As temperatures begin to cool, that big ol’ bullfrog (Rana catesbeiana) in your neighborhood pond is thinking about retreating to the bottom of the pond to spend the winter. Bullfrogs in our area will disappear from the edges of ponds and lakes around mid-October, burrowing under the mud at the pond bottom, or under leaf litter.

Rusty Clark CC BY 2.0

The bullfrog is a common species and was originally found only in the central and eastern United States and up into Nova Scotia. Unfortunately, efforts to commercially harvest frogs’ legs from bullfrogs has led to the introduction of the species to many western states, as well as Mexico and Cuba. There is concern that introduced bullfrogs compete with and displace native frog species in these areas. And they’ll eat almost anything that happens their way: worms, large insects like dragonflies, other frogs, and even unsuspecting hummingbirds.

Ryan Hodnett CC BY-SA 4.0

Not sure that what you’re seeing is a bullfrog? Bullfrogs prefer the water’s edge along a vegetated bank. When alarmed they may jump into the water or hide among the dense vegetation. Like green frogs, they are varying shades of green and brown and yellow, but green frogs have a pair of ridges that run down the back. The bullfrog does not have these ridges, though it does have a ridge of skin that runs from just behind the eye and wraps around the eardrum. Adult bullfrogs are large, with body lengths ranging from three inches to a whopping eight inches. The distinctive ‘jug-o-rum’ call of the male is quite different from the banjo-twang call given by the green frog.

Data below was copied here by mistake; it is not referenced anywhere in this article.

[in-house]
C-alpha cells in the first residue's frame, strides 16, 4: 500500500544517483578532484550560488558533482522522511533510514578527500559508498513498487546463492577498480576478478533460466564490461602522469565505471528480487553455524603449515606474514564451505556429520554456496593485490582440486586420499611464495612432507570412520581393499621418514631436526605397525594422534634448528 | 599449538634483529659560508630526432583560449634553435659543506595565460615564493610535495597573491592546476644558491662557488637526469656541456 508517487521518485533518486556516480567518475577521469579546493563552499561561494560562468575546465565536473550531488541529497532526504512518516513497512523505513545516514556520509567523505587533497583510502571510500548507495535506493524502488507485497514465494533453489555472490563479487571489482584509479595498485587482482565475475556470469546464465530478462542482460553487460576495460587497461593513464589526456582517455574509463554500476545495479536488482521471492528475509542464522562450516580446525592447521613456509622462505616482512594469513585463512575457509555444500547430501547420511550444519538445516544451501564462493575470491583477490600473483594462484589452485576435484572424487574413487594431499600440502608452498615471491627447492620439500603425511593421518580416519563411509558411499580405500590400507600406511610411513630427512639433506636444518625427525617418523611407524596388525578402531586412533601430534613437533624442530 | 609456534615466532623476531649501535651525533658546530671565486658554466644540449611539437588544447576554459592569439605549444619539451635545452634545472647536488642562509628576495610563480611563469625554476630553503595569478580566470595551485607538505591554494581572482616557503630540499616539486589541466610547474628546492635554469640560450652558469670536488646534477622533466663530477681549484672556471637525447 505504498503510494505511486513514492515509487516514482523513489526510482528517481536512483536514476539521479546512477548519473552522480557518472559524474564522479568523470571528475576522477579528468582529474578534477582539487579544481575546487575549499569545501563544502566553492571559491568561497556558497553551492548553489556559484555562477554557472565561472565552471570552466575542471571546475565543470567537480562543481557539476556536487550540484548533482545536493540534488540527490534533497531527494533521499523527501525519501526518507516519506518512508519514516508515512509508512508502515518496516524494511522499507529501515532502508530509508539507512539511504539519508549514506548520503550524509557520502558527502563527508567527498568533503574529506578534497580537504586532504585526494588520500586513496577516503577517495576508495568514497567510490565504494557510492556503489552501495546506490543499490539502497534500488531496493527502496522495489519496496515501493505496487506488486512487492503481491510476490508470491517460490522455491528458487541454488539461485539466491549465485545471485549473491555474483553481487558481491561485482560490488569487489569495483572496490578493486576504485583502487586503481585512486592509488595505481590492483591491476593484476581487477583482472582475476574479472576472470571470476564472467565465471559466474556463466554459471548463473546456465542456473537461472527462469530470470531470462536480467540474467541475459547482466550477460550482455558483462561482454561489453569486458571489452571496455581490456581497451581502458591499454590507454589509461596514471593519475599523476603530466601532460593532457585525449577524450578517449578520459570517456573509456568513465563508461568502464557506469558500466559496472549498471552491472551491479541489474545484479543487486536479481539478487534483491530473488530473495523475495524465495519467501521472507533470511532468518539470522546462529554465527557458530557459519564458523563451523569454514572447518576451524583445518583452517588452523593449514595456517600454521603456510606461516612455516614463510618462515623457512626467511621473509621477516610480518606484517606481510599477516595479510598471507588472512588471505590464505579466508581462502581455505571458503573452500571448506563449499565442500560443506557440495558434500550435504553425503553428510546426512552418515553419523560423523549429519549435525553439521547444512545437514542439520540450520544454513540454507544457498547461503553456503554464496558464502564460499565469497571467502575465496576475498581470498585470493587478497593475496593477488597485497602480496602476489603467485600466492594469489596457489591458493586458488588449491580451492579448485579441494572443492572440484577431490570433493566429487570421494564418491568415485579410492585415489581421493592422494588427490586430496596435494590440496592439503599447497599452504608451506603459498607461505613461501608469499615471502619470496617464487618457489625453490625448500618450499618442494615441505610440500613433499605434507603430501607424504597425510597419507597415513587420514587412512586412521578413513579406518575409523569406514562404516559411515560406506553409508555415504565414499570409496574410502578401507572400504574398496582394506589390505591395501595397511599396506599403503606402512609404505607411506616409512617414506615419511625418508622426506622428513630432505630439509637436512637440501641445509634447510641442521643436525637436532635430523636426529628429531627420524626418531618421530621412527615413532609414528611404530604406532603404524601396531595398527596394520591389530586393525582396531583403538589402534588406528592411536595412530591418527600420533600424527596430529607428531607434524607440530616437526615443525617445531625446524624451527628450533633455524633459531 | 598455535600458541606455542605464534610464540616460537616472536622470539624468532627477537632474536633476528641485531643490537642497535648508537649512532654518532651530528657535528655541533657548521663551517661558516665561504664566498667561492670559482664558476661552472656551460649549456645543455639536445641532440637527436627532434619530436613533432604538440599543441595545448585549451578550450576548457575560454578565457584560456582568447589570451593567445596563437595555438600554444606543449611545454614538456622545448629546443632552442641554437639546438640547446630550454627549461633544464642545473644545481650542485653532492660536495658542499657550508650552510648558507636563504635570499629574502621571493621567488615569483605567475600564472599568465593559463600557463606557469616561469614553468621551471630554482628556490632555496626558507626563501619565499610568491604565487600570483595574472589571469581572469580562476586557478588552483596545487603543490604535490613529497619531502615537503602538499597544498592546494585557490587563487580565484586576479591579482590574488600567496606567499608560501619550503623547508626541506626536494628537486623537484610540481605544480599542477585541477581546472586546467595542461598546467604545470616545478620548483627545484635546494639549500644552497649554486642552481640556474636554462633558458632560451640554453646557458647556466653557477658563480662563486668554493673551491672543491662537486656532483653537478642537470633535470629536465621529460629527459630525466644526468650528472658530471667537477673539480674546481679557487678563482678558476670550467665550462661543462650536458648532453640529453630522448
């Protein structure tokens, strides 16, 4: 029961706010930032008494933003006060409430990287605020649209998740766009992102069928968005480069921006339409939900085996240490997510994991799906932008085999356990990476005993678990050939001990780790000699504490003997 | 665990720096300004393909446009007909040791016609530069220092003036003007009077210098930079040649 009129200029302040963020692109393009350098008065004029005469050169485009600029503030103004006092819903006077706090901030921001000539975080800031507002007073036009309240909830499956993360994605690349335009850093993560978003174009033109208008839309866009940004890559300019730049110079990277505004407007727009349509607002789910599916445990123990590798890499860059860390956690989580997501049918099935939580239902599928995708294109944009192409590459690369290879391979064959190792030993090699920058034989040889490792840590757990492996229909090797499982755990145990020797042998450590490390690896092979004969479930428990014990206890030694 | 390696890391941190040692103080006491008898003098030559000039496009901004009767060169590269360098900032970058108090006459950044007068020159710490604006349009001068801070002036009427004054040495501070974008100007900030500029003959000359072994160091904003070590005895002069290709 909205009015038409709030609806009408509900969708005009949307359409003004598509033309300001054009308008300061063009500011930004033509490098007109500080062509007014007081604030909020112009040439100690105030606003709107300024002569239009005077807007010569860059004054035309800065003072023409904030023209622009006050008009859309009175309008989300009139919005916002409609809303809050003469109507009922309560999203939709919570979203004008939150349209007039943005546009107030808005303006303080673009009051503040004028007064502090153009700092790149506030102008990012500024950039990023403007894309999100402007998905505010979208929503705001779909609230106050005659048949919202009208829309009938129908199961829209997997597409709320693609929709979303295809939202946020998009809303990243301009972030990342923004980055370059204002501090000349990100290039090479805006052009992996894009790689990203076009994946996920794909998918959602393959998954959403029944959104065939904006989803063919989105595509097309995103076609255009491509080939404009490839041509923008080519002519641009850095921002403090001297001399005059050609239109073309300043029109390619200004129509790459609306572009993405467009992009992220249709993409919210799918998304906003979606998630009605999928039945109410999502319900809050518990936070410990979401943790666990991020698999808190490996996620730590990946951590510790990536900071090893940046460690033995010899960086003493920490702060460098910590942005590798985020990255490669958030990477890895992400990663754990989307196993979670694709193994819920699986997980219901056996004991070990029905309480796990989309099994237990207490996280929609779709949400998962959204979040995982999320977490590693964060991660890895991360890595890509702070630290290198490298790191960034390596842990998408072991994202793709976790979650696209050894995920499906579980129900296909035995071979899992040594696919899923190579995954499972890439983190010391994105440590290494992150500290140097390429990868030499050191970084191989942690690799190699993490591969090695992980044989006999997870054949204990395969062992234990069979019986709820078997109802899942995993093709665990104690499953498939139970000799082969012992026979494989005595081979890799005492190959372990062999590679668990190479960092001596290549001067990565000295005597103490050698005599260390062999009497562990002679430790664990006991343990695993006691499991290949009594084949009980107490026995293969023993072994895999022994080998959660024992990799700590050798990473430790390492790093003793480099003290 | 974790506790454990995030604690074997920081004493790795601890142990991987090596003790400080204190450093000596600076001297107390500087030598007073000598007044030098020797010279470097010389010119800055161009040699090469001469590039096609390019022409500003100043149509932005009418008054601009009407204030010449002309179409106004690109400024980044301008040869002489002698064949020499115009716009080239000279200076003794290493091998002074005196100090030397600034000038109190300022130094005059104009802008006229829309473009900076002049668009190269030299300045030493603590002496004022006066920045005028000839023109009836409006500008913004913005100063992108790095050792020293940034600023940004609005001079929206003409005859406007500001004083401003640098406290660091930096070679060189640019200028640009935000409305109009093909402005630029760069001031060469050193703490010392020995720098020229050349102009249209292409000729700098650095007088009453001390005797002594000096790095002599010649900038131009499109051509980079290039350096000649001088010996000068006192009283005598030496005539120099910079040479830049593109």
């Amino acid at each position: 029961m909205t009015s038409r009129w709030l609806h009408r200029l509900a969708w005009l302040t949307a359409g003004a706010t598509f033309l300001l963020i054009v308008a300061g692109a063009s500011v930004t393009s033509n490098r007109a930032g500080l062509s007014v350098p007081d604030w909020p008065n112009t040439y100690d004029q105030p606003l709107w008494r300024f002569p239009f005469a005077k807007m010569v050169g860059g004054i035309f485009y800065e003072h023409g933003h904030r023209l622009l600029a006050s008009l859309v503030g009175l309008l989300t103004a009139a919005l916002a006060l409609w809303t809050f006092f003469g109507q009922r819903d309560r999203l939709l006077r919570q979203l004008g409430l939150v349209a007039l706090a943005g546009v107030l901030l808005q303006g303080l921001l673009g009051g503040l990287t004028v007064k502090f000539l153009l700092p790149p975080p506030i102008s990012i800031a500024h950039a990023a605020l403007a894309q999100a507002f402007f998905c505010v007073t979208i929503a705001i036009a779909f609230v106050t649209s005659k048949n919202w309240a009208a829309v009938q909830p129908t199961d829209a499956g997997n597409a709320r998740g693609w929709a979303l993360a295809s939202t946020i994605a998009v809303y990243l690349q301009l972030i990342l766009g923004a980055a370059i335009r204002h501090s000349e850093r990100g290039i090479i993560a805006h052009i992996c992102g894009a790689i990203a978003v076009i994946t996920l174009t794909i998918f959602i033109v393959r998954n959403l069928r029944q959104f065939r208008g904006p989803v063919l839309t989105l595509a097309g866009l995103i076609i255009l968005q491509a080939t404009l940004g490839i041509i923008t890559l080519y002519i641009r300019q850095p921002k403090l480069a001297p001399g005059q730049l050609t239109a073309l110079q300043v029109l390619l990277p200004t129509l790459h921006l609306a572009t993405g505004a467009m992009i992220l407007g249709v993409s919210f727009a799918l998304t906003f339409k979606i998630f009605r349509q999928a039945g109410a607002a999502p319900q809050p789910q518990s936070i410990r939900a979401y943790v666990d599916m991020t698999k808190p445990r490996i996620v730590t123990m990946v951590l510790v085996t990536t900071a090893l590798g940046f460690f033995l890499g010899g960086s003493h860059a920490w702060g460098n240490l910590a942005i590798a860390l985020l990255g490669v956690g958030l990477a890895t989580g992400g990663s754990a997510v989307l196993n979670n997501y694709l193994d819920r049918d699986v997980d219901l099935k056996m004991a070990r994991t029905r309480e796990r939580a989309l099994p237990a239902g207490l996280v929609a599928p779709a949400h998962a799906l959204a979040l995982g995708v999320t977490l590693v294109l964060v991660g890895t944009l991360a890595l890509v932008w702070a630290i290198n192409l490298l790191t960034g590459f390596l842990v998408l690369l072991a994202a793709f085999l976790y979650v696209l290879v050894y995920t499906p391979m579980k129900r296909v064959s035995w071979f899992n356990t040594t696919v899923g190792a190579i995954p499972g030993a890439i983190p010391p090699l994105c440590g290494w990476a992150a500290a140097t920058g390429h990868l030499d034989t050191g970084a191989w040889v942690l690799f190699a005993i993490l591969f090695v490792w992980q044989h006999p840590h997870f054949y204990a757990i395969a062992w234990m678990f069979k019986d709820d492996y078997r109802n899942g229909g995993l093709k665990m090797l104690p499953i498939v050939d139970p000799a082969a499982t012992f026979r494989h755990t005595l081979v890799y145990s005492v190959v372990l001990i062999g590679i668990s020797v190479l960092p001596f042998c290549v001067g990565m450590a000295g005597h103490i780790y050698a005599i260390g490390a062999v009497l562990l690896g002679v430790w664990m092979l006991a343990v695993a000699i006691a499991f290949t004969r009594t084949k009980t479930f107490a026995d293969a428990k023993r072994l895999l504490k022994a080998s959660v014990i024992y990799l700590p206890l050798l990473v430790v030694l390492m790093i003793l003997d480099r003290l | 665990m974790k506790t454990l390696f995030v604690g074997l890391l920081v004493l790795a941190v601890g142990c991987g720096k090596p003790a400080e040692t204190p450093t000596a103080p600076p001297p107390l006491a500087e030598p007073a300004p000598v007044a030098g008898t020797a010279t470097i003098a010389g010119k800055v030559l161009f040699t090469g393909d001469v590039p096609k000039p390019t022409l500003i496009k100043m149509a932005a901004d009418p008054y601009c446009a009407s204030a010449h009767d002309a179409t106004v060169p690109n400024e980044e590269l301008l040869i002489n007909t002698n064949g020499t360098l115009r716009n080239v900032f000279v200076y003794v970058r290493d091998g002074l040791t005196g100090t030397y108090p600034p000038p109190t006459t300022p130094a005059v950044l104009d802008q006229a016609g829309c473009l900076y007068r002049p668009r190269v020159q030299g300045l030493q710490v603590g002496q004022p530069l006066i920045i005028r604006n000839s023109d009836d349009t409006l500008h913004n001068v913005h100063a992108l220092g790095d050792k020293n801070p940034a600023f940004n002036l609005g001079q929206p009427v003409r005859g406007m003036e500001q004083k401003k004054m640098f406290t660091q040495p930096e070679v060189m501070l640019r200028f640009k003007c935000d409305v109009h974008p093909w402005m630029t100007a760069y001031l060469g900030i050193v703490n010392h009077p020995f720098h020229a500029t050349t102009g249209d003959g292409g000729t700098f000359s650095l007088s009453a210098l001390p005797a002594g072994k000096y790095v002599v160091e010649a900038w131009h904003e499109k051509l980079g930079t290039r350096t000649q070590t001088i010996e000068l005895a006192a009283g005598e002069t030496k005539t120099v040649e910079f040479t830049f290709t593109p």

By Ryan Hodnett CC BY-SA 4.0

Bullfrogs spend their lives around water. Unlike terrestrial wood frogs that have a frenzied breeding season in early spring in temporary water bodies, the bullfrog breeding season doesn’t need to be completed in a two to three week span. Instead, bullfrogs breed anywhere from May to July in our area and from February to October in the south. And since eggs are laid in permanent bodies of water, the tadpoles don’t need to race against the clock to develop into frogs before their pond dries up. In fact, bullfrog tadpoles can take up to two years to transform into frogs, with some spending a winter or two in the tadpole stage. Look for these huge five-inch long tadpoles along the silty bottom of their aquatic home.

Cindi Kobak